Thomas Causton Thundersley Protestant Martyr on Rayleigh Memorial

The execution of William Tyndale from Foxe's Book of Martyrs (1563)

Wendy Rose has posed a question. She says that Thomas Causton, Gent and Martyr on the Rayleigh Memorial actually lived in Thundersley, but does anyone know just where he lived?  Would it have been the Manor as he had property elsewhere.

Wikipedia, which is not always reliable, says that Thomas was a Protestant “gentleman” who was burnt at the stake in Rayleigh under Mary I on 26th March 1555 and lived at Horndon-on-the-Hill or “Thundersby”.

The website says that Thomas lived in Thundersley with his friend Thomas Higbed who was arrested with him, so that may give a clue. (Higbed is commemorated with a plaque at the Bell at Horndon, where he was burnt at the stake).

The Echo reported that The Martyrs’ Memorial, in Rayleigh High Street, (the building of which was organised and paid for by 3 devout Protestants from the town, who raised the £85 needed for its construction) was unveiled in front of 2,000 townsfolk on September 23, 1908.

Two of the four men commemorated were said to have been burned to death in the High Street on the very spot of the memorial, while the other pair were killed in Smithfield Market, London.

The Essex Family History website previously at previously said that he had land at Thundersley which was his main family residence, but offered no further detail of any location. (That website appears to be no longer active).

It went on to say that he was denounced as a practicing protestant, arrested with his servant and taken to be held in chains in Colchester Castle dungeons. Bishop Bonner went to Colchester, but was unable to get Thomas to turn back to Catholicism and so took him to London.

He was brought to an open examination at St Paul’s on 17th February 1555 and again refused to recant and was remanded into Newgate Prison. They tried again on 9th March, but he again refused to recant with the reported words, “‘no I will not abiure. Ye sayd that the bishops that were lately burned, be Heretickes: But I pray God make me suche an Hereticke as they were’.”

He was sentenced to death at the stake and on 23 March delivered to the Sheriff of Essex and then burnt at the stake at Rayleigh.

As a consequence, Robert Drake, the Thundersley Rector who had been sponsored by Causton was deprived of his living and Causton’s lands were confiscated. It is said that the Causton family tried unsuccessfully to recover the estates.

So Wendy’s question remains. Can you say where Causton lived while in Thundersley?

{Ed: Causton,  Caulston both appear in one or more sources quoted.}

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  • Who were the three people who paid for the memorial in Rayleigh?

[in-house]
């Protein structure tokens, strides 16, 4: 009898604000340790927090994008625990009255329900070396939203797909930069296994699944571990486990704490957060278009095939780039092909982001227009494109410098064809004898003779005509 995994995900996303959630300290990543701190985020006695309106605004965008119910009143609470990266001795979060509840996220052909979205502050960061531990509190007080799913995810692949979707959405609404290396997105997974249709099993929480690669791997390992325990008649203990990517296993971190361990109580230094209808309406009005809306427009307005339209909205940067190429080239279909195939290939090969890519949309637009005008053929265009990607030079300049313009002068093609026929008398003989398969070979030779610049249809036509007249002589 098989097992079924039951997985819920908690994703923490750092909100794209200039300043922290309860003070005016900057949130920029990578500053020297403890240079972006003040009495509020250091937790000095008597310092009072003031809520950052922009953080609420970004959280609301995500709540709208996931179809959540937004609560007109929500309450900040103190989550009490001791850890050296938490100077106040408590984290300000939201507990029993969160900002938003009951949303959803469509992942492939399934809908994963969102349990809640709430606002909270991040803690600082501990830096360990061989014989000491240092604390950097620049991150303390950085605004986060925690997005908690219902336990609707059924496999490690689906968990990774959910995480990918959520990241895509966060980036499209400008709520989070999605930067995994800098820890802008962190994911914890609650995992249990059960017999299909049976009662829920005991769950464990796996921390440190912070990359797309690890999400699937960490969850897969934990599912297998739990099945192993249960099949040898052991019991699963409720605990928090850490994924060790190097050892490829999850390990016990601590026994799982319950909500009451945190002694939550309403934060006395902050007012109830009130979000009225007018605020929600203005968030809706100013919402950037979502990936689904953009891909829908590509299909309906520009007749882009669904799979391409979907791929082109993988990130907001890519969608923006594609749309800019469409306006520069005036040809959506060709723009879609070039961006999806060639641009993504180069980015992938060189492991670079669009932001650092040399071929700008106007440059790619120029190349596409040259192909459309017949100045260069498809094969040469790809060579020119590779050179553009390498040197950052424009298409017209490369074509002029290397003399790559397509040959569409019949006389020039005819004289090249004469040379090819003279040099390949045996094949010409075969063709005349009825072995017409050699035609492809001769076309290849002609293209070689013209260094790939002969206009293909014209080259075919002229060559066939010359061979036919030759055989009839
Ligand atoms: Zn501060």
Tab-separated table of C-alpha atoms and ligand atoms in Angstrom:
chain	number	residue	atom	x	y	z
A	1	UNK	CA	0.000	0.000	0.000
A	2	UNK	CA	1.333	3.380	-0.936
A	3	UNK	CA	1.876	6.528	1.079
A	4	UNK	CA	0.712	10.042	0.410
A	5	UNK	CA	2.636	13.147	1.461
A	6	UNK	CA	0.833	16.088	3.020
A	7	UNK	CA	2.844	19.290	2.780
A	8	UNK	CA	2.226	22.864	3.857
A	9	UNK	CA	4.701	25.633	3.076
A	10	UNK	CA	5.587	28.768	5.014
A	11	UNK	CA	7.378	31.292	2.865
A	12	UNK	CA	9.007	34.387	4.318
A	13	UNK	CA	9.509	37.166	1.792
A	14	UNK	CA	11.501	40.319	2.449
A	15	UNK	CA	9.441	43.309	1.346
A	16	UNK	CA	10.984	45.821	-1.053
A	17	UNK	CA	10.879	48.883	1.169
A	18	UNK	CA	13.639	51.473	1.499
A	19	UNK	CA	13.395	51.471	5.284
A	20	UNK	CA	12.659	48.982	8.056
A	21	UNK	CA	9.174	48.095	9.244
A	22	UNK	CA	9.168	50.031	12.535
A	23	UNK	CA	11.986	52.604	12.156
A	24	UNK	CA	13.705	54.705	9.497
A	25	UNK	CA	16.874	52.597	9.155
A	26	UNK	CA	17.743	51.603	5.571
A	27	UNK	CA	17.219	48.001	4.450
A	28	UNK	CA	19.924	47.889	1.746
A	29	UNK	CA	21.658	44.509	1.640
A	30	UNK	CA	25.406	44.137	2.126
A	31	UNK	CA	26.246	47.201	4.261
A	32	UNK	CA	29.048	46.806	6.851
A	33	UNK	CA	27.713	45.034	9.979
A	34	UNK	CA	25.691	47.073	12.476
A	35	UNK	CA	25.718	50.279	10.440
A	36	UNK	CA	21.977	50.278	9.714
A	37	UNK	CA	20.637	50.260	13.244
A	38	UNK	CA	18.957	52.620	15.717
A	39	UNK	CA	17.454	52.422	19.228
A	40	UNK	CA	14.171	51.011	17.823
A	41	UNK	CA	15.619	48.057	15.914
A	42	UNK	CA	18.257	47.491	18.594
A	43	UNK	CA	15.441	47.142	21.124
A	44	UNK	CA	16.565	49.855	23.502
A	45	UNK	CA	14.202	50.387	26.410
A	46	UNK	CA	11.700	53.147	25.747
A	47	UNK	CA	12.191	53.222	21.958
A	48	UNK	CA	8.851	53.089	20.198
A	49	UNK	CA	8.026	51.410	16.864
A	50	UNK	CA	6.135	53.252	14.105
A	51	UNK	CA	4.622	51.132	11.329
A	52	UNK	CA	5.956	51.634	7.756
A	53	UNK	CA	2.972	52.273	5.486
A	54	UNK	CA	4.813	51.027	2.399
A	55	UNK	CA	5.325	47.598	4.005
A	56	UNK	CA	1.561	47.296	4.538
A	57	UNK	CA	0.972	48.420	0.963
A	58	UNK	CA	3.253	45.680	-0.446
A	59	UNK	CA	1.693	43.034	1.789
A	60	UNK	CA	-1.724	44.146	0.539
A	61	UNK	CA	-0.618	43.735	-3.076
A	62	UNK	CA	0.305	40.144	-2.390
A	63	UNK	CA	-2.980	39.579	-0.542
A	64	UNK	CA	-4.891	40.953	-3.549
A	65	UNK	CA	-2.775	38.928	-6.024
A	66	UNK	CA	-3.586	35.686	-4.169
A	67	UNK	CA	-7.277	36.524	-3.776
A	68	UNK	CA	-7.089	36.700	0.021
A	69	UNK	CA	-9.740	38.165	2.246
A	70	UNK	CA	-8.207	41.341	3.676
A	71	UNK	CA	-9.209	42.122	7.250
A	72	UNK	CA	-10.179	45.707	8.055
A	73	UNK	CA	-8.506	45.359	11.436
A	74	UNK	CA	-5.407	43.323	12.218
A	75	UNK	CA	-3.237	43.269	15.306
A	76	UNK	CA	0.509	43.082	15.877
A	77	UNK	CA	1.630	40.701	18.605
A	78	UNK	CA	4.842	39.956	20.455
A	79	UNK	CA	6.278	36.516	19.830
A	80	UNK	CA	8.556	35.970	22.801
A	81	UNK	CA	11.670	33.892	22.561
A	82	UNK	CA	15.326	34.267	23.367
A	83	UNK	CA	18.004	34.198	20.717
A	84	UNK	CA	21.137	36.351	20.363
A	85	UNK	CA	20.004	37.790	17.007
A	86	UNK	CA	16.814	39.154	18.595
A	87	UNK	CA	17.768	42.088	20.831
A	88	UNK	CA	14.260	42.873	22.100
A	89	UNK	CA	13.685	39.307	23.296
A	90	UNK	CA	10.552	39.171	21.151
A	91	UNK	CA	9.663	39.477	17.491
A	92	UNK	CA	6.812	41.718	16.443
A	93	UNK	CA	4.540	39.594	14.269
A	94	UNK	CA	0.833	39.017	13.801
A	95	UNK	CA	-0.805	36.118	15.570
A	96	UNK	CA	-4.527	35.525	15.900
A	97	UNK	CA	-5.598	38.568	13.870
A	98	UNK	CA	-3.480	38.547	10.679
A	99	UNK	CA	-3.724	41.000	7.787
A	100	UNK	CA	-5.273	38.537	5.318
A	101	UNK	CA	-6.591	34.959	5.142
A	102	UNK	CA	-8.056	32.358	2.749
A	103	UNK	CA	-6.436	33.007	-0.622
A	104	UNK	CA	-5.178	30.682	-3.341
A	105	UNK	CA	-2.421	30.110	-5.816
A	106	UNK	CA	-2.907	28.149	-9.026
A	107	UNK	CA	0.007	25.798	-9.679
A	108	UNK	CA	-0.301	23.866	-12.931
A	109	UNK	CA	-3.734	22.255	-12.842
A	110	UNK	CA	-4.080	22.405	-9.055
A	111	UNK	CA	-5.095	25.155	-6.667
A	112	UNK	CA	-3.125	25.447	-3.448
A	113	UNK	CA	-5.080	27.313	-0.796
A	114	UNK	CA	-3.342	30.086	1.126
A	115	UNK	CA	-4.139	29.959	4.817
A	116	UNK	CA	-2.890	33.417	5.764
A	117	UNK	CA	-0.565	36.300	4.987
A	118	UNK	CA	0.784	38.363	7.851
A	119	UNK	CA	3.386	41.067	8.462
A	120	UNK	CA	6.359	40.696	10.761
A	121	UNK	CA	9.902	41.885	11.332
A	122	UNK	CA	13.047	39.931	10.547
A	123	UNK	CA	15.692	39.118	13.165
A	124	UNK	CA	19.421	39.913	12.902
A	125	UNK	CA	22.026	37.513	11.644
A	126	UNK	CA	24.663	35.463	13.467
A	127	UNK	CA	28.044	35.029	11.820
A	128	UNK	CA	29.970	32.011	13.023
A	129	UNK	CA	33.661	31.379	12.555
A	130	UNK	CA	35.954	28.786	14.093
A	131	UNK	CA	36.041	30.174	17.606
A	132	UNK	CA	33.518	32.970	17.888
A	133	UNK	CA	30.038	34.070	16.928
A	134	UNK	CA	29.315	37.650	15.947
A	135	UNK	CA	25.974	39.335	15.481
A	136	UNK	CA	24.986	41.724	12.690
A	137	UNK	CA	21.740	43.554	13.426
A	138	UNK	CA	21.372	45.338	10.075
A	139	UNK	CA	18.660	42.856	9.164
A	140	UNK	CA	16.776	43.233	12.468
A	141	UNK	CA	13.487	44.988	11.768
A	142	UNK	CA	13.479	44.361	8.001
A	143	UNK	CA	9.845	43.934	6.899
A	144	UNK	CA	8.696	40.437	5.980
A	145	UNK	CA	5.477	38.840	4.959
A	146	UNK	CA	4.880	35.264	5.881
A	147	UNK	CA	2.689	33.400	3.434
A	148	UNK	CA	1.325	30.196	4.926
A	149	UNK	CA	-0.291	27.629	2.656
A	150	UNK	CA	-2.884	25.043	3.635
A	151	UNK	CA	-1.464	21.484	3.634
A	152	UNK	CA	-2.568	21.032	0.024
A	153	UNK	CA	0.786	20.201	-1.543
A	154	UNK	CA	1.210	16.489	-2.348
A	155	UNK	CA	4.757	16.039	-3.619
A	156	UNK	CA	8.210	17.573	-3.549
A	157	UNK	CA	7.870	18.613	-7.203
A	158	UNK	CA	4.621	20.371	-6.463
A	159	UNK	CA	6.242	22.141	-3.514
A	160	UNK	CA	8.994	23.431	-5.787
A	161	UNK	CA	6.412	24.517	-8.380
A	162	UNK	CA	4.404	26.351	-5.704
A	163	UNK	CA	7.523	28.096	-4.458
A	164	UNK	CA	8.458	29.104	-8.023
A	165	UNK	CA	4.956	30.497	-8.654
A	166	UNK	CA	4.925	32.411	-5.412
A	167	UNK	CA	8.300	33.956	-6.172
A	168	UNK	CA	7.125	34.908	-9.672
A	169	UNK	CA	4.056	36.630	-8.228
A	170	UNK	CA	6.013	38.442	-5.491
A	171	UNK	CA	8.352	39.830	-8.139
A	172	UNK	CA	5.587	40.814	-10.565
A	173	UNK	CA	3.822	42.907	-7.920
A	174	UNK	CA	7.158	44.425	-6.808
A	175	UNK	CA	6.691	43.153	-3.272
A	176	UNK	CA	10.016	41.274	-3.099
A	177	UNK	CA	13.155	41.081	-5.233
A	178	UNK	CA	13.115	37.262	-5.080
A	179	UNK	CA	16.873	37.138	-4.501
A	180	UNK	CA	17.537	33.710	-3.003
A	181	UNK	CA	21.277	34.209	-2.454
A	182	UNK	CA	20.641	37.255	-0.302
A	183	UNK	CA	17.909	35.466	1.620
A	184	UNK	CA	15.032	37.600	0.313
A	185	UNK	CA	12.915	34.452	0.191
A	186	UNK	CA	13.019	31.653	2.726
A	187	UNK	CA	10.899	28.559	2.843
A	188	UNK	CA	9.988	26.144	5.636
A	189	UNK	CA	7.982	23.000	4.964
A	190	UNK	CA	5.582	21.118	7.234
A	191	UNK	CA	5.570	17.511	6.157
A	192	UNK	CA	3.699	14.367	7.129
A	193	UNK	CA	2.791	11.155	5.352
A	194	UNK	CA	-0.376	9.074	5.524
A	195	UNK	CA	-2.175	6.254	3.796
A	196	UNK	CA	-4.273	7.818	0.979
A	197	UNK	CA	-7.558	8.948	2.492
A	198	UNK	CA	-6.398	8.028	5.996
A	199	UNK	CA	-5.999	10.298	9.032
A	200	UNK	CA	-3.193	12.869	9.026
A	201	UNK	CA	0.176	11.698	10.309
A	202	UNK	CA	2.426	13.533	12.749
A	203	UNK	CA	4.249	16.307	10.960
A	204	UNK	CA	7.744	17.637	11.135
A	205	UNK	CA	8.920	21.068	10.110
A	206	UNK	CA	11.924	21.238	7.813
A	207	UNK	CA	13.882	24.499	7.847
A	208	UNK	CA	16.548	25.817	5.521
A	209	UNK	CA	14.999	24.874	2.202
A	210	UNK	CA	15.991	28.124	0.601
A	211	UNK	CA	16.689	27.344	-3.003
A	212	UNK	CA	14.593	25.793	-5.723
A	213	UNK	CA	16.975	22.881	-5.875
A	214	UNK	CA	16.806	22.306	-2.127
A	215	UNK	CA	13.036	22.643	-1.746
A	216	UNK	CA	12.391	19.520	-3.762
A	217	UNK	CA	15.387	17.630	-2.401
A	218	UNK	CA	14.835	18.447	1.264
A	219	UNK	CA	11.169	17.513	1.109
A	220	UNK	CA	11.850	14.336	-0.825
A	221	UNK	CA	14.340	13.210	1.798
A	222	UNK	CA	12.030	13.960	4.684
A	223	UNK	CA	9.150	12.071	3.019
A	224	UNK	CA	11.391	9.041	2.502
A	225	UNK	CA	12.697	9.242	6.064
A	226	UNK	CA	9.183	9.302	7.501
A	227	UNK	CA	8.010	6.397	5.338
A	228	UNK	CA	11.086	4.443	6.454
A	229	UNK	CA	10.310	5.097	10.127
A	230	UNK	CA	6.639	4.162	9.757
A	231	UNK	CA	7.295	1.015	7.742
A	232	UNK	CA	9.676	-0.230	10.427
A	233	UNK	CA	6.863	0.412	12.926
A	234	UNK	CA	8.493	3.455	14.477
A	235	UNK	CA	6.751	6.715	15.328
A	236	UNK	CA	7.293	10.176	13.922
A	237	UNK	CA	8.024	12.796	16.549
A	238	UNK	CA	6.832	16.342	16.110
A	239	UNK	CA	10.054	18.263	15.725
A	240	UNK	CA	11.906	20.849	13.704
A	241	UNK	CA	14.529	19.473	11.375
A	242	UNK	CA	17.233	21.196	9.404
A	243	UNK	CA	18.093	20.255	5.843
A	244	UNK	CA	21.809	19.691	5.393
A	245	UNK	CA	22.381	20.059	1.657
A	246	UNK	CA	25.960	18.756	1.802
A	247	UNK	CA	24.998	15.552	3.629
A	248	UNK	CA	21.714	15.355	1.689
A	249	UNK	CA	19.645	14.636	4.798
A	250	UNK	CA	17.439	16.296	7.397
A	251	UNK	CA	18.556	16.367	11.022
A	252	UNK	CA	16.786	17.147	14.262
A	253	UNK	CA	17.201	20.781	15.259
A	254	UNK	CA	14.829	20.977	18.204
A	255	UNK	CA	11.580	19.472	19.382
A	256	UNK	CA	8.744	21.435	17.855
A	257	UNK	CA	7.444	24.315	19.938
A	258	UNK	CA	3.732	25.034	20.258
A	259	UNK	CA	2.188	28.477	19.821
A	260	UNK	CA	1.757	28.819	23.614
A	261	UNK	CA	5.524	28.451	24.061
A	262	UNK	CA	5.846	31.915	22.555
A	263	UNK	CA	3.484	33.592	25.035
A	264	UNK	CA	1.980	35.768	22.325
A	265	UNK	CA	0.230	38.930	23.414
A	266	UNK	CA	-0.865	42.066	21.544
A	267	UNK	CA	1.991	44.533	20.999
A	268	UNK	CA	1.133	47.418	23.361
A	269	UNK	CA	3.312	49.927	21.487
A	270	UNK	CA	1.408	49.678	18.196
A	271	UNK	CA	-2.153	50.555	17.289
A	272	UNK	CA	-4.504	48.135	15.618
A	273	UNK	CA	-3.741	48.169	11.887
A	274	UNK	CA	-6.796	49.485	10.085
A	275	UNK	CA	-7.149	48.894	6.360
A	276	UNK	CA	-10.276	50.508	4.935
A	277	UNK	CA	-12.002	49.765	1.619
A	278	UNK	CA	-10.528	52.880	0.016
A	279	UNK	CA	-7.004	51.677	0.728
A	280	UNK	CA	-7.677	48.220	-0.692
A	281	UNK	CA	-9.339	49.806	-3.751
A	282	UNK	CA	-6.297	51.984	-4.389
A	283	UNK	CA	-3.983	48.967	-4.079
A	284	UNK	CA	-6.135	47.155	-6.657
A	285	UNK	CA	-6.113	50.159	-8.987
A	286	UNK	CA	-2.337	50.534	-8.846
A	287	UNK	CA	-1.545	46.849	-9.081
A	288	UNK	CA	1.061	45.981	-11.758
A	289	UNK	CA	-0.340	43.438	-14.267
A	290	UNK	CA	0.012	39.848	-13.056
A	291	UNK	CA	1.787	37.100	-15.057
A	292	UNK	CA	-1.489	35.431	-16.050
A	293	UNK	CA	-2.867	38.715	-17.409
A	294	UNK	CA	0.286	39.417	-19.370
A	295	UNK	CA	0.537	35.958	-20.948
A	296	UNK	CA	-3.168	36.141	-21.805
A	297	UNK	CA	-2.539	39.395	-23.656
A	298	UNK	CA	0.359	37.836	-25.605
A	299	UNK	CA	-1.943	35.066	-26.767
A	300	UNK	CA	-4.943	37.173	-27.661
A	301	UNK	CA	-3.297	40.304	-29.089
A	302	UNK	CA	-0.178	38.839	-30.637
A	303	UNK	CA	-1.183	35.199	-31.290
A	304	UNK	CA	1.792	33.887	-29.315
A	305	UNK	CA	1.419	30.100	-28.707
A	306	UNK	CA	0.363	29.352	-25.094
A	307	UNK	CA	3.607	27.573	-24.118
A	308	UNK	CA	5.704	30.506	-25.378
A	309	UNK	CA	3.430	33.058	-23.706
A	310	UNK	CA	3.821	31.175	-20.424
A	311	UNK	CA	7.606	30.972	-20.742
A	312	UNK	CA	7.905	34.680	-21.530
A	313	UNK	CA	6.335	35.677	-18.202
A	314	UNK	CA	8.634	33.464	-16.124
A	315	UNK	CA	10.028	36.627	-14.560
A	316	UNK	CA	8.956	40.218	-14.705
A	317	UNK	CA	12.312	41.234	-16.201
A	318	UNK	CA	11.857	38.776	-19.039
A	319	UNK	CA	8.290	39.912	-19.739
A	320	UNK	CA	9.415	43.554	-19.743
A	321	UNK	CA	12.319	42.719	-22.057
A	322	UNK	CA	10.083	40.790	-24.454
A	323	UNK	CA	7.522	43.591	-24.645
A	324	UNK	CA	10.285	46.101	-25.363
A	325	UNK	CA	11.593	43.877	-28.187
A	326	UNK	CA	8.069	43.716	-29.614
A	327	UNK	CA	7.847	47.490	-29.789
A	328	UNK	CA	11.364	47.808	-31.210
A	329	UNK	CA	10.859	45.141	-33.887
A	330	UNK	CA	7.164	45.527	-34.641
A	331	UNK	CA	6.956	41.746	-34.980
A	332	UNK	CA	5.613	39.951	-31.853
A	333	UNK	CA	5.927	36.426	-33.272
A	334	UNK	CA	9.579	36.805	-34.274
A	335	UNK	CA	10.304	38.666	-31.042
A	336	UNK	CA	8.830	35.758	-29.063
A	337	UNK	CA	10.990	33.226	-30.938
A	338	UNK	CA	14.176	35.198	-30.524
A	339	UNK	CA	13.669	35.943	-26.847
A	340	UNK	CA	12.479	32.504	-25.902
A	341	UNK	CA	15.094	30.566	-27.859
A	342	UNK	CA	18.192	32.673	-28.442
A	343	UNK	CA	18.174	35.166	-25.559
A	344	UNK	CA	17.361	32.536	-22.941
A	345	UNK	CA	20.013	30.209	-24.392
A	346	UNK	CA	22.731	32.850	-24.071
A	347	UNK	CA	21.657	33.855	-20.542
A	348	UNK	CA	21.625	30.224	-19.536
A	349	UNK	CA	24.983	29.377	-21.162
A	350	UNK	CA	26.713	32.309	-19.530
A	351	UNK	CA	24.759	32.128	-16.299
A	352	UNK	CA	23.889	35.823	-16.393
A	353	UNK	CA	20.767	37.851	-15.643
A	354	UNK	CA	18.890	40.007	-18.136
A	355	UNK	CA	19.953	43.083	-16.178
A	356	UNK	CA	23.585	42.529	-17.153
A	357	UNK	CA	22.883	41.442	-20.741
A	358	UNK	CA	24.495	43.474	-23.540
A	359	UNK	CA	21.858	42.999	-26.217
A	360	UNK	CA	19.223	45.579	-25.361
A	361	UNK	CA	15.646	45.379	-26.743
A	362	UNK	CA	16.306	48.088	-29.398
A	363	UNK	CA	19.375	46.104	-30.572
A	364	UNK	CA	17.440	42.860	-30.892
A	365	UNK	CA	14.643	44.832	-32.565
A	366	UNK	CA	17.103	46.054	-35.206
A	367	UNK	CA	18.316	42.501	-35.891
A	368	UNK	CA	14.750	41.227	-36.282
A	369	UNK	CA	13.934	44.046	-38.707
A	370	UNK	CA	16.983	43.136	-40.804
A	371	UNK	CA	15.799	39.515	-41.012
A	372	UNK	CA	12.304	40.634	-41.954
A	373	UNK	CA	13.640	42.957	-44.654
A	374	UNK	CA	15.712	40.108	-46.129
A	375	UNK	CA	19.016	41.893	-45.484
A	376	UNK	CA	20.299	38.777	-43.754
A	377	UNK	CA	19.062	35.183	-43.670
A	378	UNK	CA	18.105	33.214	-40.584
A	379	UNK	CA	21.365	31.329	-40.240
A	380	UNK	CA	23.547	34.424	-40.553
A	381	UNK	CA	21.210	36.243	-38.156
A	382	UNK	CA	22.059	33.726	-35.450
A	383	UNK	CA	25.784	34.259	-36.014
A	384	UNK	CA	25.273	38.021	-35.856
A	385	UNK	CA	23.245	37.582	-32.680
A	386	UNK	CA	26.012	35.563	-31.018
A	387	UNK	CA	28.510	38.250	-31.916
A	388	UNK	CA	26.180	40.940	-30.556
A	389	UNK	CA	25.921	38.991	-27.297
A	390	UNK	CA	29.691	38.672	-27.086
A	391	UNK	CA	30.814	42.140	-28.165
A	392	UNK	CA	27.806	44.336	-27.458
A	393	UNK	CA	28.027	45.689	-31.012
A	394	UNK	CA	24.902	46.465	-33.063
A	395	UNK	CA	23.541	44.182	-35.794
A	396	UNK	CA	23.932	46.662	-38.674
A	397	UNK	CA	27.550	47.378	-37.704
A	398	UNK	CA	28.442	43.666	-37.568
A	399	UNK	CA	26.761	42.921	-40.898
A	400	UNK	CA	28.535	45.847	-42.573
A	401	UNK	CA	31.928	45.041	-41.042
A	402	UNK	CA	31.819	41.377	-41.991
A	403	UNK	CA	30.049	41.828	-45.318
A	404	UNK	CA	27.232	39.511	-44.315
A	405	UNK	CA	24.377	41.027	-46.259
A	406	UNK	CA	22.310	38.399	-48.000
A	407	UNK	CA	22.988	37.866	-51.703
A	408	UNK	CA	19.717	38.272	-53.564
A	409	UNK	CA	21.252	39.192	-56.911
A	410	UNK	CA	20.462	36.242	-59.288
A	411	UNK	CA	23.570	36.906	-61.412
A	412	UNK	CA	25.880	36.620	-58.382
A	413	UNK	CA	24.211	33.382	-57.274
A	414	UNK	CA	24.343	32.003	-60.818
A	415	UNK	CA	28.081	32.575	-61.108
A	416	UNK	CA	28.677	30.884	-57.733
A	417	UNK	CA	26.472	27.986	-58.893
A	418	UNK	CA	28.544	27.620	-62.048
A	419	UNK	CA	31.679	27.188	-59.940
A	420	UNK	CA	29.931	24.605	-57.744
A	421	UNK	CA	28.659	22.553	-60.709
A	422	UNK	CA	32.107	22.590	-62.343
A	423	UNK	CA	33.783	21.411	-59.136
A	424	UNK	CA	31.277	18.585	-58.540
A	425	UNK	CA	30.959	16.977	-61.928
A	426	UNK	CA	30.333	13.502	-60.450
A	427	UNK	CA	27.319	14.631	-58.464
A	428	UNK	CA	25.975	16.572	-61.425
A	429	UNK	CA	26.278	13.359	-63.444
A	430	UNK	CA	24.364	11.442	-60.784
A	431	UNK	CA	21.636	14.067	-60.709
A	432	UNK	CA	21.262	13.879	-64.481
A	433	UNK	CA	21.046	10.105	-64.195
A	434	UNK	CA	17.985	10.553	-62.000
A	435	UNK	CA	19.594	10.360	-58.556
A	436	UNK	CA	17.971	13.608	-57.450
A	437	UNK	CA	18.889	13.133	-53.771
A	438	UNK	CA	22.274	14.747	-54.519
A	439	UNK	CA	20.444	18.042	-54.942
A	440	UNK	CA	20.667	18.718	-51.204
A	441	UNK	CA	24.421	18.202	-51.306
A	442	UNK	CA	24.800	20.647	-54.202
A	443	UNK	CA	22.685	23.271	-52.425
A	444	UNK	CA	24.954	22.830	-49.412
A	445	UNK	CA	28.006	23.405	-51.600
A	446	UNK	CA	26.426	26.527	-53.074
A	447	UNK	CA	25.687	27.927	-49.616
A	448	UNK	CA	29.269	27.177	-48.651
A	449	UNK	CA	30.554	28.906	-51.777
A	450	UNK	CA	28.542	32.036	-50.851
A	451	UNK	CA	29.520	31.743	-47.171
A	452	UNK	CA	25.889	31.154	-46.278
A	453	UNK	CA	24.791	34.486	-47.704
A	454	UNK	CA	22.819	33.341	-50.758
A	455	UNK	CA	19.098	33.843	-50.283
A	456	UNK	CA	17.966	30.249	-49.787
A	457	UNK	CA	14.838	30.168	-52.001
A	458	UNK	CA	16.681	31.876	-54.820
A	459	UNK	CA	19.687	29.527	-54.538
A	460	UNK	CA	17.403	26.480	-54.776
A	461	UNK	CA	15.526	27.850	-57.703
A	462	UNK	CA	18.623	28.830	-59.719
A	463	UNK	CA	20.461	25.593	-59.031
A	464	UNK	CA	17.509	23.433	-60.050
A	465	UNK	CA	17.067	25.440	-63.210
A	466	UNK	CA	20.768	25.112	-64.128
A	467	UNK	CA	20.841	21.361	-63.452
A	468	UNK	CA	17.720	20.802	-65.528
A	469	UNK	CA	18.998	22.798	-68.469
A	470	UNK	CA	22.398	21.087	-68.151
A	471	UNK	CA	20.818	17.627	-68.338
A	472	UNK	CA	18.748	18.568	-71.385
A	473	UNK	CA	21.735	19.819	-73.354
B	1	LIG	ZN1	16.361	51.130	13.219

By Susan Lewsey (14/03/2021)
  • Hey thank you! I hadn’t seen this, as had not been researching due to illness and archives closed .. but thank you very much and will pursue! I thought Bonner and Rich would be involved in some way!

    By Wendy Rose (06/03/2021)
  • Hi Wendy, some sources of information that may help with your research:

    1) John Causton has written a detailed article on the life of Thomas Causton: ‘Thomas Causton of Thundersley, Gentleman: One of the First Marian Martyrs in Essex’, which can be found in the Spring 2019 edition of the Essex Journal. In that article he cites a document that records Thomas as the owner of several copyhold properties in the manor of Tillingham Hall in 1547 but describes him as living in Thundersley. No purchases of property in Thundersley are mentioned in the piece, but there are documents regarding holdings in Rayleigh.

    2) A second inquisition post mortem on 9th April 1555 at Barking states that: ‘Thomas Causton gentleman of Rayleigh shortly before was convicted of heresy and openly burned and executed was seized of ……… two parcels of land of 12 acres, 2 1/2 acres of woodland, a further 2 acres of woodland in Rayleigh called Agate, two parcels of land and one woodland in Rayleigh and Thundersley called Trayfords. Agate was worth 10 shillings and Trayfords 5 shilling a year.’

    3) Richard Lord Rich acquired Agateland in November 1555, presumably from the Crown, and promptly sold it to John Cooke of Rayleigh for £20. (ERO D/DS 494/1)

    Perhaps someone has knowledge of Trayfords?

    As to Thundersley manor:

    1) A Crown document dated 24th March 1554/5, at Essex Record Office (D/DU 99/12), confirms that the widow Susan Tonge (also known as Clarencius), was granted the manor of Thundersley on the 22nd of June 1553 by Edward VI and furthermore, was awarded the advowson of the parish church by Mary I. Susan had served Mary Tudor for many years, and when Mary became queen, she was given the title of ‘First Lady of the Bedchamber’. From a local Catholic family – the Whites – and related to the influential Petres and Tyrells, her sympathies were with the Roman Catholic faith. When Robert Drakes was deprived of his living as rector of St Peter’s Thundersley, on account of his Protestant faith in 1554 and burnt at Smithfield in 1556, it was Susan Clarencius who sponsored his successor John Hollywell.

    2) From 1541 to 1553, Thundersley manor had been in the hands of William Parr, Marquis of Northampton and Earl of Essex, brother of Catherine Parr the sixth wife of Henry VIII. It was seized after he was implicated in the plot to crown Protestant Lady Jane Grey, rather than Catholic Mary, after the death of Edward VI. This would suggest that when Thomas Causton settled in Thundersley he believed it was his faith that was in the ascendant.

    By Lynda Manning (19/02/2021)

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